The red planet is richer in some important elements and minerals than the scavenged for thousands of years Earth. Some of the fundamentally needed materials for our civilisation are readily available on Mars and present in the soil. The prices for extraction of those materials will be, surprisingly, lower than that on Earth, because the infrastructure on Earth is already developed on mid second millennium and is oriented towards a different kind of industry than that of modern Earth. This means that modern Earth is not as efficient at using it's resources and that future Mars settlements will be established based on economy that uses advanced technology. For instance geothermal power will probably be omnipresent on the red planet and settlements will be developed around geothermal-rich sites for economising energy. Mars-produced solar panels(silicon is readily available there) will be deploy-able and also exportable. The initial conditions of scarcity will drive the population of Mars towards innovation and progress rather than bureaucracy and stagnation. It is likely that Martian technology and social order will renovate that of Earth and the examples of the forefront of exploration will serve to rejuvenate the old world. Just remember the example of the UK during the seventeenth century and that of the US during nineteenth. Both societies bet heavily on development and science and not only did it serve to secure them number one position in the world but also in a human generation the technology created proliferated around the world. The colonisation of the new world had approximately the same costs for Medieval Europe as the colonisation of Mars today has for humanity but that not only did not stop the propagation of exploration but it rewarded those willing to invest. Looking from today's point of view, the mistakes of Napoleon and Tsarist Russia concerning the growing new America are viewed in light of lack of foresight. Will the same lack of foresight be evident in our society from the point of view of future humans two hundreds years in the future?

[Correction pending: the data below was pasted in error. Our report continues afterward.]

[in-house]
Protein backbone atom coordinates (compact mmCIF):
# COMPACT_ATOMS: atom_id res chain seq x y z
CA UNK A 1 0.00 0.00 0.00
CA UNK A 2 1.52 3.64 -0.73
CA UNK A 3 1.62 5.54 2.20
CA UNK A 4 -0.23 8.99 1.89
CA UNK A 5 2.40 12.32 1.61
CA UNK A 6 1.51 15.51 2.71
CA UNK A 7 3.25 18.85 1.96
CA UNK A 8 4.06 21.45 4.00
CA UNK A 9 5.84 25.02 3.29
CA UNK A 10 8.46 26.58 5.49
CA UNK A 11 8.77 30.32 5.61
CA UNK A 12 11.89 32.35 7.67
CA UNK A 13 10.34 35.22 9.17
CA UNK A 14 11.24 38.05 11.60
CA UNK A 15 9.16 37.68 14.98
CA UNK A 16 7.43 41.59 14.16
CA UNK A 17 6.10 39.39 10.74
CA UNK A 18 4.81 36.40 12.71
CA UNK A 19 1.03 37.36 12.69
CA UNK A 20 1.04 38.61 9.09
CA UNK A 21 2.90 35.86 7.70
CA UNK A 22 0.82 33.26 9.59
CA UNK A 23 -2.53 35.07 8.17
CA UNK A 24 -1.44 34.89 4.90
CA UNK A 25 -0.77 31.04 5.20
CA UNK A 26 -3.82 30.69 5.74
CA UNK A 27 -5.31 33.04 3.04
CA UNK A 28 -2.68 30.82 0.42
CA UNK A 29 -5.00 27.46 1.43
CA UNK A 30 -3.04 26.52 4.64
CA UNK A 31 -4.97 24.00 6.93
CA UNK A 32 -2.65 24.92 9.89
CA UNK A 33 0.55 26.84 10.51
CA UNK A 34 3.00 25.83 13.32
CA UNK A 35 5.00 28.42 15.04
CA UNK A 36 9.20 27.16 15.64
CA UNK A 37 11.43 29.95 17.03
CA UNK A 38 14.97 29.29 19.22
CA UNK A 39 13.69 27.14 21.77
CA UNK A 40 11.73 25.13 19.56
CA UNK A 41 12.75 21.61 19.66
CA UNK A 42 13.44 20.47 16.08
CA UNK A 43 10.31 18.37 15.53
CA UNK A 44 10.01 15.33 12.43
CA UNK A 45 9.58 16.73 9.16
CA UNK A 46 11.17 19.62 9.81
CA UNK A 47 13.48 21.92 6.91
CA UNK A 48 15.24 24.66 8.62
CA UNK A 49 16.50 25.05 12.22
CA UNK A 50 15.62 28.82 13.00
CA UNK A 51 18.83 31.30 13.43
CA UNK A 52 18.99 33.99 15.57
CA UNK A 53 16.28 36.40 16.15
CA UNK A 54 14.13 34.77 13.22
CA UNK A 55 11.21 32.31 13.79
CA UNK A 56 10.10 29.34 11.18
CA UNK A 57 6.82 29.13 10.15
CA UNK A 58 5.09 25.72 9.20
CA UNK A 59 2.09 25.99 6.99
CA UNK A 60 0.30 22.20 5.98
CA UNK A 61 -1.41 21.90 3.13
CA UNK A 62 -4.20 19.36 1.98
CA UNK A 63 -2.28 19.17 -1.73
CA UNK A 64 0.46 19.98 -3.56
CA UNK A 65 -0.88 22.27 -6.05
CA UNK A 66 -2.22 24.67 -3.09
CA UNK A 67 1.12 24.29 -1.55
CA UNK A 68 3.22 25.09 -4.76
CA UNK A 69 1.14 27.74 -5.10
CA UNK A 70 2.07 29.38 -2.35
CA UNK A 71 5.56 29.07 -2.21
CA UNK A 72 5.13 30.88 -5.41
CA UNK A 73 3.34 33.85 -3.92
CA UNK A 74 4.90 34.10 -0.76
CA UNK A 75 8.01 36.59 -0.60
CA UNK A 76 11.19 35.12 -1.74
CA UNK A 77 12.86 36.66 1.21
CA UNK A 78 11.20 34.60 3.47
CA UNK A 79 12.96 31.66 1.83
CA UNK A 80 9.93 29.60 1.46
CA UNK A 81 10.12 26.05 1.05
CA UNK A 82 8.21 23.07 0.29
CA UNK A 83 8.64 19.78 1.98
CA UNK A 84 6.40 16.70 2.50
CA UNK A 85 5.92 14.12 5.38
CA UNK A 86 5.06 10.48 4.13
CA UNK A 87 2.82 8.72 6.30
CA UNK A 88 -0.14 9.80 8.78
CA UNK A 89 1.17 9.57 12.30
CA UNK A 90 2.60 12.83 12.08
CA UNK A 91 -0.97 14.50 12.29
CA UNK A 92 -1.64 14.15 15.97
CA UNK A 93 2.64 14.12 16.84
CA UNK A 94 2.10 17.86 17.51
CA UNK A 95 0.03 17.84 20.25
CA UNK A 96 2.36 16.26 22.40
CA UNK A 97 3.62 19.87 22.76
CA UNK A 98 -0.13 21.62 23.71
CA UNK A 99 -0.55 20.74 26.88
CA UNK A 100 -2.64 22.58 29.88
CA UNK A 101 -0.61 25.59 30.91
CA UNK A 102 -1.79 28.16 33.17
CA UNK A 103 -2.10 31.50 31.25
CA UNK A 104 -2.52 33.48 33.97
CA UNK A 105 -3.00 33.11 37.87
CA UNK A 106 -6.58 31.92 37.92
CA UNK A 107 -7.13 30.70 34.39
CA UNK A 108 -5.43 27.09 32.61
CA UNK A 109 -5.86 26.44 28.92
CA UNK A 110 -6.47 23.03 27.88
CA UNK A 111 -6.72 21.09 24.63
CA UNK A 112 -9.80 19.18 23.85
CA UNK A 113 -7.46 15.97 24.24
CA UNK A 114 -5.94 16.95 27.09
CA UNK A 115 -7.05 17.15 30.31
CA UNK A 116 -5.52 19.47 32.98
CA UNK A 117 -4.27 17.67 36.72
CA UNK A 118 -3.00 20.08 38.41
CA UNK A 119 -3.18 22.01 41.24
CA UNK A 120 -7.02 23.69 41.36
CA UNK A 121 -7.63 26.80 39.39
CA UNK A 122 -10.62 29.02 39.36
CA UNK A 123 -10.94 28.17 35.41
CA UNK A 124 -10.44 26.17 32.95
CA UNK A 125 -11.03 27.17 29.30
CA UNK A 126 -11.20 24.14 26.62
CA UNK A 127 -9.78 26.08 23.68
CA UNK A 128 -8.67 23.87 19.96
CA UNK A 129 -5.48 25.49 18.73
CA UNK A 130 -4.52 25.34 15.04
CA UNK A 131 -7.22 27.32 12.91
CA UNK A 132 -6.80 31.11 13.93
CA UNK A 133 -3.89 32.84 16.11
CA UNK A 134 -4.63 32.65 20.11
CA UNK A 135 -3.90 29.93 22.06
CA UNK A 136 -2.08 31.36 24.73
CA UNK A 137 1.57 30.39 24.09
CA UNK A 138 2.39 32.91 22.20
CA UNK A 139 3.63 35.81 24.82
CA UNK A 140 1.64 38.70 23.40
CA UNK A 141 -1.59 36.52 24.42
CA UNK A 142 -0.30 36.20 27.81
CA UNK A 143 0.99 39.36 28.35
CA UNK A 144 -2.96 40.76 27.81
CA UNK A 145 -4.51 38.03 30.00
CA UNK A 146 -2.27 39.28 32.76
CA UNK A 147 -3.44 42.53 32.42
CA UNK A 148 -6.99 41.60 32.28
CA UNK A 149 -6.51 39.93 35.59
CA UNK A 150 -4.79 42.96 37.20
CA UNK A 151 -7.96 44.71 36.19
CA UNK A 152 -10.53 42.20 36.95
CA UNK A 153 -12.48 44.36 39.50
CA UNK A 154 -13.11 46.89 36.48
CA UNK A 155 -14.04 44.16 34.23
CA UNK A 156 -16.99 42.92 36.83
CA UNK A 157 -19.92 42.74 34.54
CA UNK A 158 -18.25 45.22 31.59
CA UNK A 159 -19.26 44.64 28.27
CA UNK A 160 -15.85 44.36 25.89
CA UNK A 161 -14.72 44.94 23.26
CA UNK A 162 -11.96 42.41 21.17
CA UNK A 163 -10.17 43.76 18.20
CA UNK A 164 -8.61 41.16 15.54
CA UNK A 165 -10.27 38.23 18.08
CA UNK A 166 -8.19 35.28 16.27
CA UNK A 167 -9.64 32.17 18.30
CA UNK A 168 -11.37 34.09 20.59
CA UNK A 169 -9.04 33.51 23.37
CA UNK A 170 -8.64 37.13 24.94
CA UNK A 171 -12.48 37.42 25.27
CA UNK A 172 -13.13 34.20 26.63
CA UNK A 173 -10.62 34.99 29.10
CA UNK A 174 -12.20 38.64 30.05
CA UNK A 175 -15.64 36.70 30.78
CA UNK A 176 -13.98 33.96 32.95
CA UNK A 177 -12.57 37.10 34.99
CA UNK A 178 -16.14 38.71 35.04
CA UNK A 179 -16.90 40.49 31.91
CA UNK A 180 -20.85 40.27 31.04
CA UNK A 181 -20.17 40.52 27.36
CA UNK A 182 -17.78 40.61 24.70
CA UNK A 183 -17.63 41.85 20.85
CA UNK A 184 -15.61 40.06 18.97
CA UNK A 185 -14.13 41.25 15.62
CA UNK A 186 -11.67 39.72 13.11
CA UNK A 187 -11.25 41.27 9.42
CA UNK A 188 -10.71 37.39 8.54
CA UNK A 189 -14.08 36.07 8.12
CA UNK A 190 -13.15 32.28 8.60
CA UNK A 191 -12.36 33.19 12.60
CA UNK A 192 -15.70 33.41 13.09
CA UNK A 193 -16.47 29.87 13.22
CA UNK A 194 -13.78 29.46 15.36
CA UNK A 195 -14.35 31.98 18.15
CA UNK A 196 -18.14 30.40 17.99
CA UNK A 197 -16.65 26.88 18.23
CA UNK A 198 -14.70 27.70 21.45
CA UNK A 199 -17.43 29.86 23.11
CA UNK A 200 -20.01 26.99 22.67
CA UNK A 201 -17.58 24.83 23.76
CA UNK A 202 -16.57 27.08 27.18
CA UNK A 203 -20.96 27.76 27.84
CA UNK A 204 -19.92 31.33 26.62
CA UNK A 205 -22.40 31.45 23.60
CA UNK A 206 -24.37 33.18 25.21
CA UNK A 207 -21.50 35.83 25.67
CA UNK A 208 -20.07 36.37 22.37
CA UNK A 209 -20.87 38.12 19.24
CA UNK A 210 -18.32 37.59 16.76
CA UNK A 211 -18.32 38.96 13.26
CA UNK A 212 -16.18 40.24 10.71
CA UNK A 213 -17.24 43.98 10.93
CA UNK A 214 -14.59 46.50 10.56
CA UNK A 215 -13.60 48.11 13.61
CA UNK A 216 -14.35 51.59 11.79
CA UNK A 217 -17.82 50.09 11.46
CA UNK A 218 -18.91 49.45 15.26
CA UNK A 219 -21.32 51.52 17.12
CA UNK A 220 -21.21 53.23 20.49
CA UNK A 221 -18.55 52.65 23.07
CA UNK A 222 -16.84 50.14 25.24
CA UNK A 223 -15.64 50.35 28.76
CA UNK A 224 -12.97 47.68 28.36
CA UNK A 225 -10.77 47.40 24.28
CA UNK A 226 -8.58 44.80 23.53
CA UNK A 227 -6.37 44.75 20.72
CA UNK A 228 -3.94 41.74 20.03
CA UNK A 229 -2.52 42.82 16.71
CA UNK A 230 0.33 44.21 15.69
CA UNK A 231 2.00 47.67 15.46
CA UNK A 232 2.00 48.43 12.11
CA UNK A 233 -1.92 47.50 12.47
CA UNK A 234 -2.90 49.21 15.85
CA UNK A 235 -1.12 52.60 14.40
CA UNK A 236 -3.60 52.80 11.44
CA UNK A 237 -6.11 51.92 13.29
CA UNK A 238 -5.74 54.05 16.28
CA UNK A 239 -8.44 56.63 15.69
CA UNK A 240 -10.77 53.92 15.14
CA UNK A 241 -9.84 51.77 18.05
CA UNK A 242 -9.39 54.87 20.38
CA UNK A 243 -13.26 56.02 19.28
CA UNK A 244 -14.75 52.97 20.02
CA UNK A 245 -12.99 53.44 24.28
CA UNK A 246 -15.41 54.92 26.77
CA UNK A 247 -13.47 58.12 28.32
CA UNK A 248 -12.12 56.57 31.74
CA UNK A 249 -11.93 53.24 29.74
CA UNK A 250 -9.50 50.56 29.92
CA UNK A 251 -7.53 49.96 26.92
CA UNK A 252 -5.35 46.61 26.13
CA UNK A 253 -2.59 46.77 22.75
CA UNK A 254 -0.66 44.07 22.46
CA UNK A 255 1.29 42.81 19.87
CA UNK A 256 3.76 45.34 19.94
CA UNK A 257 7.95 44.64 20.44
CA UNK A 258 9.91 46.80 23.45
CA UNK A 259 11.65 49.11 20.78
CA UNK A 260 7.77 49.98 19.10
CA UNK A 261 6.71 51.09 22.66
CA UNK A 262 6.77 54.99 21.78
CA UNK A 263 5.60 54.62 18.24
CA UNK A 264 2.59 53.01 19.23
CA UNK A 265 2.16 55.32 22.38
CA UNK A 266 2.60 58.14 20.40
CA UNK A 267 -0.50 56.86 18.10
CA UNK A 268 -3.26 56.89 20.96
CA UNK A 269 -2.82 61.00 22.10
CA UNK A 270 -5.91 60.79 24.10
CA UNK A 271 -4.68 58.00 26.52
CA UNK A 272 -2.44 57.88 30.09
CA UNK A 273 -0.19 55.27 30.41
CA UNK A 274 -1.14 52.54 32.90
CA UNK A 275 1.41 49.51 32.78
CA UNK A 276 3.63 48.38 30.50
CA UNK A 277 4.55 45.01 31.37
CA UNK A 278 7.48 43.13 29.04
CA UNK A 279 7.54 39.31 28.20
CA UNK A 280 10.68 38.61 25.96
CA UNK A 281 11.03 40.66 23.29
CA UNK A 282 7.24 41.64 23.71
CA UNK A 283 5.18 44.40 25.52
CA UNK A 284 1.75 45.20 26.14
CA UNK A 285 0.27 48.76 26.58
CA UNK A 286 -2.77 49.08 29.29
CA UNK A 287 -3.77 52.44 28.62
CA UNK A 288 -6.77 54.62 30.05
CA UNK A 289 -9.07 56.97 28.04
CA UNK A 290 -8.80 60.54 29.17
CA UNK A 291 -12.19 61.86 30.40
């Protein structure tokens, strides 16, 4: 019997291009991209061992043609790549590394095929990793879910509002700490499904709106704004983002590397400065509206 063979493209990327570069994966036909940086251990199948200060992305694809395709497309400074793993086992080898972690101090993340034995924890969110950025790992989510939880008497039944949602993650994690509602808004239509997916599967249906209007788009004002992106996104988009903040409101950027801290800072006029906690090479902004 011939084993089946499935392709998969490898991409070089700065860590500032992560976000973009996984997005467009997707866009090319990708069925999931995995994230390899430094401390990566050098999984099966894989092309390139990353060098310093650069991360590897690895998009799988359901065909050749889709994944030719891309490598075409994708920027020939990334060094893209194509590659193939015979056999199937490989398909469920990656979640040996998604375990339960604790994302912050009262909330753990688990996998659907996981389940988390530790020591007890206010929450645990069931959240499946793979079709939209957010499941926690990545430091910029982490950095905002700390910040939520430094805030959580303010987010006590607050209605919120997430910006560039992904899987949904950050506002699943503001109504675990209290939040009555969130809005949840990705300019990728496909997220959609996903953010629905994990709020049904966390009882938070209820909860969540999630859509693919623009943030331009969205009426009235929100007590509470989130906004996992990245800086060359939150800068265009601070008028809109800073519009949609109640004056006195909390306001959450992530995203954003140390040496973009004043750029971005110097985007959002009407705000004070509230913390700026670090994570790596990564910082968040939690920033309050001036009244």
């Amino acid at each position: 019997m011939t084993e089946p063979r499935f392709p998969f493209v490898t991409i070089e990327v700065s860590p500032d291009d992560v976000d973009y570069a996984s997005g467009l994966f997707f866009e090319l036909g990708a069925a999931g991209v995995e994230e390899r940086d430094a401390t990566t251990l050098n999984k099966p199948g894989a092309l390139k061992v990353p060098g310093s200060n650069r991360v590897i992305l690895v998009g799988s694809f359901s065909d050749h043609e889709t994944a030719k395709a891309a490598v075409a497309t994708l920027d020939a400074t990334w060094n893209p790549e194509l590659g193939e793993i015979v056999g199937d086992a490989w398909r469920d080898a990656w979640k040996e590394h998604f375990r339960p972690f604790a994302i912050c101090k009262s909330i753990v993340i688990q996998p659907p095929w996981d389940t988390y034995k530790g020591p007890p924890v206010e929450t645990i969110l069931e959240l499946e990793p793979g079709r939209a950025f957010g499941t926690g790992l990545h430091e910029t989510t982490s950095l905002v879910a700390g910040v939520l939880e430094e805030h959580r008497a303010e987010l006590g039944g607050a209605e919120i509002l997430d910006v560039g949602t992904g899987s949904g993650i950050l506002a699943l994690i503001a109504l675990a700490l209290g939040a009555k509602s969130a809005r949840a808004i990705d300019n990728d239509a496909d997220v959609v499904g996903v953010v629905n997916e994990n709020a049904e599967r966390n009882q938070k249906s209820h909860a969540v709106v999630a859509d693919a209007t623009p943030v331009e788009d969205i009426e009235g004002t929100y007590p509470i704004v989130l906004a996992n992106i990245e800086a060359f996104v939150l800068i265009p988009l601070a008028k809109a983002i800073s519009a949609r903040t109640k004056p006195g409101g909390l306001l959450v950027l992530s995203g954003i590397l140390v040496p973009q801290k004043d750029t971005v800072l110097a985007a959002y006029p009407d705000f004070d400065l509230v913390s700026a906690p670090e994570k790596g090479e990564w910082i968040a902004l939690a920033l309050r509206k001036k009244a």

Another, perhaps not so famous aspect is that it is much easier and cheaper to reach the asteroid belt from Mars. Obviously a lot less time and fuel are needed to fly regularly there and initially ships with a lighter and cheaper build will be used to frequently fly and deliver high grade minerals and ores(of higher quality than those of Earth) from the belt into the much thinner atmosphere of Mars. There they can be processed and delivered to Earth in ready to use forms, which would probably be quite good for trade, as Earth will be able to supply goods that will not be available for production on Mars for a long time. The flybys will probably include the Moon, which is also cheaper to reach from Mars, again because of its thinner atmosphere. The Moon, like our red cousin, is rich in some highly useful materials and elements and an established Mars infrastructure will bring down the prices of exploitation of our satellite.